World roundup

Stockmarkets ended the year on a high note, with the majority of indices recording their first year-on-year gain since the bursting of the technology bubble. Fuelled by an improving US economy and a diminishing of geopolitical tension, markets started the new year with a vigour and optimism in stark contrast to the start of 2003.

FTSE Eurotop 300 ex UK: 1022.48 from 1009.83
The FTSE Eurotop 300 hit a year-high on the last trading day of 2003 and recorded its first year-on-year gain since 1999. This came in spite of the euro reaching lifetime highs against the dollar. Its final spurt was boosted by retailers Ahold and Carrefour, as Asda’s announcement of strong pre-Christmas trading gave the market room for optimism.

An announcement by Korea’s Hyundai Motor that exports had soared in 2003 despite the weakness in the dollar propelled car manufacturers Peugeot and Renault higher. Technology stocks also did well after a series of broker recommendations that labelled technology a major beneficiary of global economic recovery.

The scandal at Italian dairy group Parmalat was in the headlines, putting downward pressure on leading banks exposed to the company, but Capitalia and Banca Intesa had appeared to shrug off problems by the final session of the year.

Dow Jones: 10454 from 10341
A run of disappointing economic data dented the performance of US blue-chips in the last few days of 2003. Data from the Conference Board’s consumer confidence index, the Chicago Purchasing Managers’ index and the National Association of Realtors all came in below analysts’ expectations, knocking retailers and homebuilders.

This was mitigated to some extent by a surprise decline in the weekly US jobless claims figures on the final day of trading, which helped end the year on a high note. US steel stocks were boosted by news that China is to lift import tariffs. Pharmaceutical stocks were also up as courts ruled in favour of Pfizer in two patent challenges, and Merck announced that it is to resubmit its arthritis drug to the US Food & Drug Administration.

The Dow Jones extended its gains on the first day of trading in 2004.

Nasdaq: 2003 from 1975
Gains by Cisco Systems and Ciena, on the back of new contracts from the Pentagon, could not stop the Nasdaq from falling on the final day of trading in 2003. It remained above the psychologically important 2000 level, but only by a whisker. This was a small setback in the context of a year where the Nasdaq rose around 50% on the back of a strong recovery in technology stocks.

Semiconductor firm Rambus was one of the top performers for the period as reports suggested a favourable end to its legal wrangling with rival Micron. IBM also saw strong gains following its announcement that it had received a 10-year contract to manage the mainframe technology infrastructure of retailer Target.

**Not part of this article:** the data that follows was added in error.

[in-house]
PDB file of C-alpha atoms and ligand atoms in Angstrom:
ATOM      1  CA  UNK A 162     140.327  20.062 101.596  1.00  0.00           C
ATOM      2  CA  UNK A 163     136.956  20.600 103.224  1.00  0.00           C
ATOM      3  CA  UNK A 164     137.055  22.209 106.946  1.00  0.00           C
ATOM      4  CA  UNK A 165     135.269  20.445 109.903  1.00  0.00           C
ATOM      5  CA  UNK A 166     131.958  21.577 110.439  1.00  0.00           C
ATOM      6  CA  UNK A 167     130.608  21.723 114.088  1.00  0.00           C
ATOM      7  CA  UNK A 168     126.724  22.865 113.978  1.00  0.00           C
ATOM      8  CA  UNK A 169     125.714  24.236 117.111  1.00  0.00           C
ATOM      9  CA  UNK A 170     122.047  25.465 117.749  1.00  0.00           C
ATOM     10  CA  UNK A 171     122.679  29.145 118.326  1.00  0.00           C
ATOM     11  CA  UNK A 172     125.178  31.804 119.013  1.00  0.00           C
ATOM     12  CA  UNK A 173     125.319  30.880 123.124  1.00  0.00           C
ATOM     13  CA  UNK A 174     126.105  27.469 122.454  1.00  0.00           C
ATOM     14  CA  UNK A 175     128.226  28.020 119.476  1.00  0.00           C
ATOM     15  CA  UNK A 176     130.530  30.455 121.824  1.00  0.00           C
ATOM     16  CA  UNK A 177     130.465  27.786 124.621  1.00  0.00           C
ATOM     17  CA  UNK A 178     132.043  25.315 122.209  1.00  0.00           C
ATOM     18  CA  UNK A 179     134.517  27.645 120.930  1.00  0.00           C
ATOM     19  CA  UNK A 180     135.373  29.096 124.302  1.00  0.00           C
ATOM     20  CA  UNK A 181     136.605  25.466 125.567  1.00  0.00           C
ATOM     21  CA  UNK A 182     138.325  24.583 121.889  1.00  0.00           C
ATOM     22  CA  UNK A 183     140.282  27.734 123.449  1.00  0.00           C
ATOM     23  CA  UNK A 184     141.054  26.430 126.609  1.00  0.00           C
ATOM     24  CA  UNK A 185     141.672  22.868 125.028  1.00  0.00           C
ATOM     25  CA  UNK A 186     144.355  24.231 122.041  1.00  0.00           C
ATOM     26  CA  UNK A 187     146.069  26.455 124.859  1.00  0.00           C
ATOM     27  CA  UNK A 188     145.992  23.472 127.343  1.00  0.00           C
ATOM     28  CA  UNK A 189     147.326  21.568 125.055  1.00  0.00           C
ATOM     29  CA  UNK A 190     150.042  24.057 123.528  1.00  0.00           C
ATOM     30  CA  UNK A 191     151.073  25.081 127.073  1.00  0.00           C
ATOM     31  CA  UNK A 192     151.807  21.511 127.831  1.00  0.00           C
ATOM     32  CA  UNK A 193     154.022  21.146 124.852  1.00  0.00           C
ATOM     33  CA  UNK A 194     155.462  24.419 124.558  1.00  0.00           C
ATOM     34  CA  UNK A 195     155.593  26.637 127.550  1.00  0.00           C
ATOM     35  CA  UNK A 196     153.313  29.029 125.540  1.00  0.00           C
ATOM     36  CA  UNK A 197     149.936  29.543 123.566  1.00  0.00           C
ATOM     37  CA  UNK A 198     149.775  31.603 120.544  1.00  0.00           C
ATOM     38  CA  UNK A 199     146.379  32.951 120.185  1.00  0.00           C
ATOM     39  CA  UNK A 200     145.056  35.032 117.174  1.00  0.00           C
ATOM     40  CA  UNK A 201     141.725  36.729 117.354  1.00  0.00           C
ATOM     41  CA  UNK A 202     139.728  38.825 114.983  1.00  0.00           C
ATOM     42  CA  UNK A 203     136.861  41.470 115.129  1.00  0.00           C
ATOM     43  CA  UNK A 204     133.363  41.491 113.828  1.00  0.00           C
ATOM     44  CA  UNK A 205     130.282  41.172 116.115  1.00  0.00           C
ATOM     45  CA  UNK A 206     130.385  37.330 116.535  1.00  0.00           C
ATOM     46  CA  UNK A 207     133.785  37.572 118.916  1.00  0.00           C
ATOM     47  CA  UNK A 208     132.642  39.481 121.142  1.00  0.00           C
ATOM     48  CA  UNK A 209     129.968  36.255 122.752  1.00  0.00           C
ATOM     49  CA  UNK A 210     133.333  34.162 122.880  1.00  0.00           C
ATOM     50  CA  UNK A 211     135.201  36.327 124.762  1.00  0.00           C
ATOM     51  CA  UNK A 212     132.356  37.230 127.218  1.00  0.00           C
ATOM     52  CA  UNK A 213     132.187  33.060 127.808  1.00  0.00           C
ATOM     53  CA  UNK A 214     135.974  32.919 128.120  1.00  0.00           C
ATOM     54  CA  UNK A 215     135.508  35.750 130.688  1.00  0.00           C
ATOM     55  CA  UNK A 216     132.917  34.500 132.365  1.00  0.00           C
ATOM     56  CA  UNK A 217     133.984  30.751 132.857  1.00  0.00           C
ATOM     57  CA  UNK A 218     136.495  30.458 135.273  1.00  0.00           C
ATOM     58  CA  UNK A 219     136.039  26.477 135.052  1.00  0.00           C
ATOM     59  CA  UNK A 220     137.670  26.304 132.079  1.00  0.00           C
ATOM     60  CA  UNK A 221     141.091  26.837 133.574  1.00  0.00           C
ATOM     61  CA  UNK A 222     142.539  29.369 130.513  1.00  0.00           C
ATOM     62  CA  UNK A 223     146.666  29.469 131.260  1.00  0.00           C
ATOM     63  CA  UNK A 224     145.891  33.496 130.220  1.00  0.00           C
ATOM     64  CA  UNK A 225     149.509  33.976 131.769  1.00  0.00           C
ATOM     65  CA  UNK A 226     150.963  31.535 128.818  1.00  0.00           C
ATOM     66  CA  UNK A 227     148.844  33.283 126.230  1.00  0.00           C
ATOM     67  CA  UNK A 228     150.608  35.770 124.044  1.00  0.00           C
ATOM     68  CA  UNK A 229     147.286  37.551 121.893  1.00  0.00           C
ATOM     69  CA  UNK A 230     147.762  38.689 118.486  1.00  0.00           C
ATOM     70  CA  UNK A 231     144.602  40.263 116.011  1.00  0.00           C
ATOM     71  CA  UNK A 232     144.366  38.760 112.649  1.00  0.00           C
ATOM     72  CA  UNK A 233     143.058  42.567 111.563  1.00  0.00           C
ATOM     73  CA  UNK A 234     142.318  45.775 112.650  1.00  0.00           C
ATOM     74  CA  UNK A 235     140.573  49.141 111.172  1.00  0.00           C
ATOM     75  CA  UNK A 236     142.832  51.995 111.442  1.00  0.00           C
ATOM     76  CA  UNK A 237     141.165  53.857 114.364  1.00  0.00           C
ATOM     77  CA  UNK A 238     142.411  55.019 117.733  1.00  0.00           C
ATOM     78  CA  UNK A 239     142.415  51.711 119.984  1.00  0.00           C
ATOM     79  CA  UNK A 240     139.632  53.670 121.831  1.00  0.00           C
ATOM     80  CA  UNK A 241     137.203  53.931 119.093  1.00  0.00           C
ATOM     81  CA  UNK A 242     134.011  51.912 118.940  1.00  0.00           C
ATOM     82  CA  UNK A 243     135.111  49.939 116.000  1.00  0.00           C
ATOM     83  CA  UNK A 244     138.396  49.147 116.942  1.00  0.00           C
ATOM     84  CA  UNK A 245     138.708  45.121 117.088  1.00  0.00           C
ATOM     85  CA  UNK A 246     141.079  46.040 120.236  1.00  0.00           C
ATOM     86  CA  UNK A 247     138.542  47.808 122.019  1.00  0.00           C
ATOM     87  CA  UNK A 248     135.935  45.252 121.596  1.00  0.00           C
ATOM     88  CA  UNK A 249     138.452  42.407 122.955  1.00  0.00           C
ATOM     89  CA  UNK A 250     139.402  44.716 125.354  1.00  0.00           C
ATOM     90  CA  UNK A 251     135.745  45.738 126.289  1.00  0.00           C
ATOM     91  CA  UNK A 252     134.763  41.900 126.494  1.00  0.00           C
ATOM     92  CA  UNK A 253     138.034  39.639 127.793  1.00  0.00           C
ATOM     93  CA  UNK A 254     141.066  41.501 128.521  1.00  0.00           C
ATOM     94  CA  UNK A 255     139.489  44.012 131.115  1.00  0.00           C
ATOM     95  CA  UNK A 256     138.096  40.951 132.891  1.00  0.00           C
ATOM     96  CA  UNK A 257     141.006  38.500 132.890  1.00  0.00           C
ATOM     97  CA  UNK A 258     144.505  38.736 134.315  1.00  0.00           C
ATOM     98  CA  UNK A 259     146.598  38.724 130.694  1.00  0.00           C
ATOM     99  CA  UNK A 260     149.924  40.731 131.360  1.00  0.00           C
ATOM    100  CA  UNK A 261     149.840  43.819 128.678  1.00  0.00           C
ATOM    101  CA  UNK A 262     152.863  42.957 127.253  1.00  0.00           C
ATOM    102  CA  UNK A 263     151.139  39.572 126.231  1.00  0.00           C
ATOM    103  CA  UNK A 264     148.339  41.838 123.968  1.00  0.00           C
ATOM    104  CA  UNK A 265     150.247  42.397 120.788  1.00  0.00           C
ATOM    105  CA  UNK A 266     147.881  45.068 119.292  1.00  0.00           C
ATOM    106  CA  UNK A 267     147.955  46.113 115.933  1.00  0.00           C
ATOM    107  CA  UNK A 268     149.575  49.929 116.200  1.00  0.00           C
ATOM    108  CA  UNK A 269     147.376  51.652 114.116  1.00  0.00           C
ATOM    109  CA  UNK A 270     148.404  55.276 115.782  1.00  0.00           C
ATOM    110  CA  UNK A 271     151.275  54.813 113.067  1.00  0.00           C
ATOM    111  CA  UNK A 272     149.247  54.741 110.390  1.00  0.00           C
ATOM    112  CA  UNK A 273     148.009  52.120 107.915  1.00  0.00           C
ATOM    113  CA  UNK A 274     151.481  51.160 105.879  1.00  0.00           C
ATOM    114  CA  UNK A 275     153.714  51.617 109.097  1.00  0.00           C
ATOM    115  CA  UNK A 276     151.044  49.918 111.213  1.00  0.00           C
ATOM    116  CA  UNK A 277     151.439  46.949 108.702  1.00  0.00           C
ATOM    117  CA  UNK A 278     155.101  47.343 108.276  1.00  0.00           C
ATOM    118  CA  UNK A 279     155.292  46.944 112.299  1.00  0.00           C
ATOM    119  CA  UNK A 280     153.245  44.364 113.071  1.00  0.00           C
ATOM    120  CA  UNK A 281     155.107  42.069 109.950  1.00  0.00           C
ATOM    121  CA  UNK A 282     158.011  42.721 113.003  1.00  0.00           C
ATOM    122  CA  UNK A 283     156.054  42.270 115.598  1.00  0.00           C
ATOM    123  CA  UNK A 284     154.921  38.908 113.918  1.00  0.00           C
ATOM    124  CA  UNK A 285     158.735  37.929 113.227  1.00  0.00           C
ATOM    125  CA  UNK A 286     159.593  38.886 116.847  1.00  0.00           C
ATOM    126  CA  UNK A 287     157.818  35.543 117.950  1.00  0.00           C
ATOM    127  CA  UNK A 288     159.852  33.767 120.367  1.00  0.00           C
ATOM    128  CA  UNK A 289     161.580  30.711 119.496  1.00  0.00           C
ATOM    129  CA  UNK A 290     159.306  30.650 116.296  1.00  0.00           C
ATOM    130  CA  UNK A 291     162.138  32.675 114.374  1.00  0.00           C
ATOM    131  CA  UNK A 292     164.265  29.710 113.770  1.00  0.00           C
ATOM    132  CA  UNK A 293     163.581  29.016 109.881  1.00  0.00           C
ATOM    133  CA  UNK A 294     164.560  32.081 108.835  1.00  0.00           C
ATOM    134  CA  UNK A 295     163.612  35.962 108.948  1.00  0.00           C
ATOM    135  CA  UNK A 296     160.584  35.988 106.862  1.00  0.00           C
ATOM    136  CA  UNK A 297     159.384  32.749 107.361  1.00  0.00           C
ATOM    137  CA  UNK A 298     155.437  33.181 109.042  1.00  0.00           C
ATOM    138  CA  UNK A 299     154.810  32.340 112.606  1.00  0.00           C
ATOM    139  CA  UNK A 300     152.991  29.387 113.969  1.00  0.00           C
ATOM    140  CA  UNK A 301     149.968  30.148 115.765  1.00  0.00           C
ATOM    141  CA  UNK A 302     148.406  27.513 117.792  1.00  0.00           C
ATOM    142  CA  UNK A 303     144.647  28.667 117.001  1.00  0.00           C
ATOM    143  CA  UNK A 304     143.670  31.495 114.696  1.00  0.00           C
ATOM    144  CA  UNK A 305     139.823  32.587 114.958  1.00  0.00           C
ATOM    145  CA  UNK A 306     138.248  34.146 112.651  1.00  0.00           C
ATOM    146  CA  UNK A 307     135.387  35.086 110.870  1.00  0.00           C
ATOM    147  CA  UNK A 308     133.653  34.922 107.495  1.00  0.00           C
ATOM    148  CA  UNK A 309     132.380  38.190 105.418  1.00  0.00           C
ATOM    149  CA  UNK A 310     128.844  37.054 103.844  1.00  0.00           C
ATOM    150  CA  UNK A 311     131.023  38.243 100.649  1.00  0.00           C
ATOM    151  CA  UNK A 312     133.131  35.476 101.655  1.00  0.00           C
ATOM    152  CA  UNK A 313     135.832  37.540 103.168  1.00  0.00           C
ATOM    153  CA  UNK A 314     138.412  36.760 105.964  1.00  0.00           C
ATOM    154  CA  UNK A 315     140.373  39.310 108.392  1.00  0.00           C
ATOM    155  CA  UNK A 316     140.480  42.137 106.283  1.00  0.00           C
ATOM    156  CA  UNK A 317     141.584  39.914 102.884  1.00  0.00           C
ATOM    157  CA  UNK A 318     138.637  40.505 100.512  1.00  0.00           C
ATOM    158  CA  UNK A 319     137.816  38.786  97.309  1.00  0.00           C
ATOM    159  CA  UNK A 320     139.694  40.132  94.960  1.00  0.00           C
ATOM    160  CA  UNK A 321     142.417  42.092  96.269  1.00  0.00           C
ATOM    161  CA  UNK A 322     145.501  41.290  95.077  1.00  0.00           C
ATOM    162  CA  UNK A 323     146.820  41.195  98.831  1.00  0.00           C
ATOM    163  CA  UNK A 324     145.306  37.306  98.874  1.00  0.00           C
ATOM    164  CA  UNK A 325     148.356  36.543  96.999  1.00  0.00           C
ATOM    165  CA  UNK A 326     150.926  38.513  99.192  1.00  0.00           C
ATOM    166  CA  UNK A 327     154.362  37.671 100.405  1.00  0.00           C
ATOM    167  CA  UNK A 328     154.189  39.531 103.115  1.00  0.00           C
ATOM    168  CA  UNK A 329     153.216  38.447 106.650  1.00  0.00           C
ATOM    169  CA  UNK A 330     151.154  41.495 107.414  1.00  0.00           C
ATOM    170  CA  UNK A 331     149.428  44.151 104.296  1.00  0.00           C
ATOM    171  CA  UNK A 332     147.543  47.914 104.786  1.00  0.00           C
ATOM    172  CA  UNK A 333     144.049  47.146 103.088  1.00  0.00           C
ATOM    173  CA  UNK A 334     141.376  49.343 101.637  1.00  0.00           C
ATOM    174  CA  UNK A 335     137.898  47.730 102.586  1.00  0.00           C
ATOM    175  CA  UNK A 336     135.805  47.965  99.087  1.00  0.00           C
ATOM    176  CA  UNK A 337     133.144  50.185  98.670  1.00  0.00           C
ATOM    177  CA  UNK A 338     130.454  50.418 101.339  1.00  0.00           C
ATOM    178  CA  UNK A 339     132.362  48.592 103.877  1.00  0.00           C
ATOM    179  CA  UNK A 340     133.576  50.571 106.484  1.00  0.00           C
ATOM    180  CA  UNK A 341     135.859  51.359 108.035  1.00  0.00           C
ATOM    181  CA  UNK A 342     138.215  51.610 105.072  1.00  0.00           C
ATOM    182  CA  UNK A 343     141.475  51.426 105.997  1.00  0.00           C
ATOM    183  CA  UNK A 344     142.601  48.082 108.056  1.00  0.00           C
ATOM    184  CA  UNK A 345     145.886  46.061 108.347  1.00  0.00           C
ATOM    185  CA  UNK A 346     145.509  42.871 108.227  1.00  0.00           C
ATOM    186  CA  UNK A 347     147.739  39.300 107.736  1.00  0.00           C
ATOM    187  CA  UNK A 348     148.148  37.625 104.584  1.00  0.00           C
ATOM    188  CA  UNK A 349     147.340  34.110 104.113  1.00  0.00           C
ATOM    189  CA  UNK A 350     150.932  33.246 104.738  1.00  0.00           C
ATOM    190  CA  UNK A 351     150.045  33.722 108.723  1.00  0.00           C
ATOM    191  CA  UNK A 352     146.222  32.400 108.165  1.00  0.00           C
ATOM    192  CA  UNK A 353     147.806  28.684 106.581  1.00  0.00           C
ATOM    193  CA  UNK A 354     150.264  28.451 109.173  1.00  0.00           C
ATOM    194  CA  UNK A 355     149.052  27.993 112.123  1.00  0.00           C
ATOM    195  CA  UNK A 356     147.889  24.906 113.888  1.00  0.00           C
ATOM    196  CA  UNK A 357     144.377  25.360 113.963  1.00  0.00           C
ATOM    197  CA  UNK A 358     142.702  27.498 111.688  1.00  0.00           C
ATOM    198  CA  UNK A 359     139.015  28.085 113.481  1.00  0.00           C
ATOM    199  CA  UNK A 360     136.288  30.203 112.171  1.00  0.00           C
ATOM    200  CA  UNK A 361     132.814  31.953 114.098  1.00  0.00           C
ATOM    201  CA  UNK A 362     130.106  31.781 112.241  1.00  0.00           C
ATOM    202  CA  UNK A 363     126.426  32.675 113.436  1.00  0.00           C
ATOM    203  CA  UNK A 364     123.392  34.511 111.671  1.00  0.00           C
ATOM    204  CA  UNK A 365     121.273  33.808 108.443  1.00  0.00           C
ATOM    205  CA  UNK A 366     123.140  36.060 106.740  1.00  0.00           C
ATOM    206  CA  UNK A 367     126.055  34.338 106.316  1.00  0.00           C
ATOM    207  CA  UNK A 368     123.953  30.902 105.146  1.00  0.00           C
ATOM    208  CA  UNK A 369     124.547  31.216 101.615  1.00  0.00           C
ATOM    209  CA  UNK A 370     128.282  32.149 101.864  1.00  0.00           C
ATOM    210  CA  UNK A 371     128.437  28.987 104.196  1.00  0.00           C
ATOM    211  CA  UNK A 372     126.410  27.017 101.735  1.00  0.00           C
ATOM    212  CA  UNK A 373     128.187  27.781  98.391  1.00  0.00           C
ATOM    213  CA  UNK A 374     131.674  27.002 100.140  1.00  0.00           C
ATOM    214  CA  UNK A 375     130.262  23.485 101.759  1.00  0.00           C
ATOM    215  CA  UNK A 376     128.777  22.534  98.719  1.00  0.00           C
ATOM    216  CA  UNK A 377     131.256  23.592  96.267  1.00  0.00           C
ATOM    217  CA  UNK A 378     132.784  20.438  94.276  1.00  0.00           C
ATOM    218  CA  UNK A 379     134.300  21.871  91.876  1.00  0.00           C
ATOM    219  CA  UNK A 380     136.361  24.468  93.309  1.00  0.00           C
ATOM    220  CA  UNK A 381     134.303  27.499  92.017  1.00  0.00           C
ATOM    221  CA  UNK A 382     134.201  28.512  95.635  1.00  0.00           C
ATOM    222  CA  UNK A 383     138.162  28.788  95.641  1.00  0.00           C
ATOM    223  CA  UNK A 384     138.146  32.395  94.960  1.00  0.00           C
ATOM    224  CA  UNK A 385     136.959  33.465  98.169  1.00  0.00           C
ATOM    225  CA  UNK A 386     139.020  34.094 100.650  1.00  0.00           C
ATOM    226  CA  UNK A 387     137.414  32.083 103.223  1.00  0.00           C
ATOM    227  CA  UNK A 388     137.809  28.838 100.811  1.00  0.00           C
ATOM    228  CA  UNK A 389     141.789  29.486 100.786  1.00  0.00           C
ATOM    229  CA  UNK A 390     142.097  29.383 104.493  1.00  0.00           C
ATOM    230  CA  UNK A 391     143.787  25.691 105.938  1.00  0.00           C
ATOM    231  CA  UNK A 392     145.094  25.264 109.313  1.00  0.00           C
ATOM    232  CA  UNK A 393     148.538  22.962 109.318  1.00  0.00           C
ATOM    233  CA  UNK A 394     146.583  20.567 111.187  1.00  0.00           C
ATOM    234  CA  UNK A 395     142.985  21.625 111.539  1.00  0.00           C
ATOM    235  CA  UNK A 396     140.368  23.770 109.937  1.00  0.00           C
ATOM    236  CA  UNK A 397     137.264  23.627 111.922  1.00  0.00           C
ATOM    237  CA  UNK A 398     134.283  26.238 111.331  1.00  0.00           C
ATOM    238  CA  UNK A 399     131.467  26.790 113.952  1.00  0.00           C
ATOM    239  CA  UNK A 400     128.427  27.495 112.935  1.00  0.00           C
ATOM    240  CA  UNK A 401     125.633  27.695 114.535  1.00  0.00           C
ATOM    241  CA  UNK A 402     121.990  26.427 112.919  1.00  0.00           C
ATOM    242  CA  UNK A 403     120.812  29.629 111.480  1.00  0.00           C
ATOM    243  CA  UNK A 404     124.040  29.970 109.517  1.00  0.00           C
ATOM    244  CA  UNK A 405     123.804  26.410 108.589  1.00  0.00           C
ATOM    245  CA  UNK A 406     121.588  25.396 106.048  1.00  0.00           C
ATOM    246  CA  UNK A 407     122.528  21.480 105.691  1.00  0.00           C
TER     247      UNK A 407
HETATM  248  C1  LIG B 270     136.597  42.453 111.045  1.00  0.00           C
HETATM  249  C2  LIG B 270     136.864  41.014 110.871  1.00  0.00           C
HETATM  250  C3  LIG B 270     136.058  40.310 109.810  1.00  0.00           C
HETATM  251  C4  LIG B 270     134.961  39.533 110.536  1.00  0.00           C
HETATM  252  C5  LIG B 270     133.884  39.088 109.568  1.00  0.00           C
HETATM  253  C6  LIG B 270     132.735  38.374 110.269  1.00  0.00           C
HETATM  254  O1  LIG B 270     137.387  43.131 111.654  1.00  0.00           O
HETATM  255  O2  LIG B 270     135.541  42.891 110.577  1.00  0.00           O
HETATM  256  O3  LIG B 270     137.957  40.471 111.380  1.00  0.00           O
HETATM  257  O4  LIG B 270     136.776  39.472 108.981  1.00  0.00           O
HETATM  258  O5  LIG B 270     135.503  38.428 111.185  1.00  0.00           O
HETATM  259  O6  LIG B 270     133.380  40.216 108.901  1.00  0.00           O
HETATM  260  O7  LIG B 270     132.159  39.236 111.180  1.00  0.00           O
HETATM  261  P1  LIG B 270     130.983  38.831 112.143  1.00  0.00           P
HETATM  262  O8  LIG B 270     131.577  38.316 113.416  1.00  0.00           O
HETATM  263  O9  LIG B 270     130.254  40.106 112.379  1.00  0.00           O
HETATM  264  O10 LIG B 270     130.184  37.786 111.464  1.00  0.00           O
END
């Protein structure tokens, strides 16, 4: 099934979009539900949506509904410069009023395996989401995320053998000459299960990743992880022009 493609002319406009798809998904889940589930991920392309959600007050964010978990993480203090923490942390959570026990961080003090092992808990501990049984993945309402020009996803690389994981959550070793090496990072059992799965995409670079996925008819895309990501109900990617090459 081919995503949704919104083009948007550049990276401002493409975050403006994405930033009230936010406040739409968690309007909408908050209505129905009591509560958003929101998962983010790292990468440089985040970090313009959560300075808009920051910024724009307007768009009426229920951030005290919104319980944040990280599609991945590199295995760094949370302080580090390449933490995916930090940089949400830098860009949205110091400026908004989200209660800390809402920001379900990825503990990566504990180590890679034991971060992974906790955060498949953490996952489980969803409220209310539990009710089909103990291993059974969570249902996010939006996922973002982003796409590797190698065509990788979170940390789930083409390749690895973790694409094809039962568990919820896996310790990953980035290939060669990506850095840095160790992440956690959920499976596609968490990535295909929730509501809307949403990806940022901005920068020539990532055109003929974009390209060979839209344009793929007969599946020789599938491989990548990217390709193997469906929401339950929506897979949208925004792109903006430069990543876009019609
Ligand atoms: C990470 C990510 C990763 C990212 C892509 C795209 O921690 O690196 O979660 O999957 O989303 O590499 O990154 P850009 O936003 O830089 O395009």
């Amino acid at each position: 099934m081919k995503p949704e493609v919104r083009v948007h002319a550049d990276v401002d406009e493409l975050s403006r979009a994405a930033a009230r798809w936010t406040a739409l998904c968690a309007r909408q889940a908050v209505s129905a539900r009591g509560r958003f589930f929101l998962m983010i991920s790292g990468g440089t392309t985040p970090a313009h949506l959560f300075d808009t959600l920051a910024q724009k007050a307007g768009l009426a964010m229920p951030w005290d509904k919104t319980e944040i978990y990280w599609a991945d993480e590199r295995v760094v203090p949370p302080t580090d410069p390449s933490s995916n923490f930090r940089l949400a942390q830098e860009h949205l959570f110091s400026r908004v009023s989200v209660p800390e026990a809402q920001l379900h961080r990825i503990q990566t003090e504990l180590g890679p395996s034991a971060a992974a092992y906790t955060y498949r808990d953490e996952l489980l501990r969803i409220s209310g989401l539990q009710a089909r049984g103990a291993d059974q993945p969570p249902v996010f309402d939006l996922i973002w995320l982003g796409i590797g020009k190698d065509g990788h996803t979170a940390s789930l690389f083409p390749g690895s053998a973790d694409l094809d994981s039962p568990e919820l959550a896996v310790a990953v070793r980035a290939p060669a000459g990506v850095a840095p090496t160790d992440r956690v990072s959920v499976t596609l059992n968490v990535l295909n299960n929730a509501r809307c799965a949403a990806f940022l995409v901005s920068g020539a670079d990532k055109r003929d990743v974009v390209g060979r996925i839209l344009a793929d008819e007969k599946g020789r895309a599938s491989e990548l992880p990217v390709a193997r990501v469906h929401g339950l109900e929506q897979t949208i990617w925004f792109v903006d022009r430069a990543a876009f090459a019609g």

Source: Fund analysis company Forsyth Partners
The week ahead
Analysts are optimistic that stockmarkets can hold on to their early gains as US economic recovery spreads to other parts of the world. However, higher interest rates and the weakness of the dollar are predicted to weigh more heavily on markets in the second half of the year. Trading updates from retailers are expected to be the main focus of interest in January.

FTSE 100: 4510 from 4441
After three down years, the FTSE 100 ended 2003 in positive territory. It finished the year with nine straight days of gains, although trading volumes were predictably thin and corporate newsflow slow.

The impetus for the gains came from fund managers ensuring their portfolios were fully invested, and book-squaring for the year-end.

Retailers were in focus after Asda reported record trading in the week before Christmas – Wm Morrison, J Sainsbury and Tesco all followed Asda upwards. Media stocks were also in favour as the most likely beneficiaries of the global economic recovery.

Housebuilders had a muted reaction to a Nationwide report that forecast an unchanged 9% rise in house prices for 2004. There was no sign of the rally fading at the start of the new year as the FTSE 100 started its first trading day of 2004 with vigour.

Nikkei 225: 10677 from 10373
Japan was a surprise winner in 2003, despite continuing economic inertia, ending the year with its first annual rise since 1999. Trading volumes hit new highs during the year, as investors were tempted back to Japanese markets by perceived low valuations and the government bailout of Resona Bank.

Financial and steel stocks garnered most interest from investors in the final days of trading because of their high liquidity. Steel companies were also helped by China’s decision to end retaliatory tariffs on steel products. Blue-chips such as Canon and Sony were favoured following rises on Wall Street. Japanese car makers also gained on Hyundai Motor’s announcement of soaring 2003 exports.

The Nikkei started 2004 in a similarly upbeat style, rising 1.68% in the first trading day of the New Year.

Asia pacific
FTSE Asia/Pacific ex Japan:

215.85 from 209.98
Asian stockmarkets ended a top-performing year in style, crowning a year that saw an advance of more than 60% in the composite index. This came in spite of a suspected case of Sars in China’s Guangdong province. Bangkok was the top-performing index of the year; energy and banking stocks continued to attract buyers as the year drew to a close.

A top Thai performer was oil and gas group PTT on news of an acquisition of oil fields in the Gulf of Thailand. The Hang Seng closed the year with its first annual advance for three years as investor confidence proved strong enough to counter worries over Sars. The Indian stockmarket ended the year as the second-best performing Asian market after economic growth in the second quarter hit 8.4%.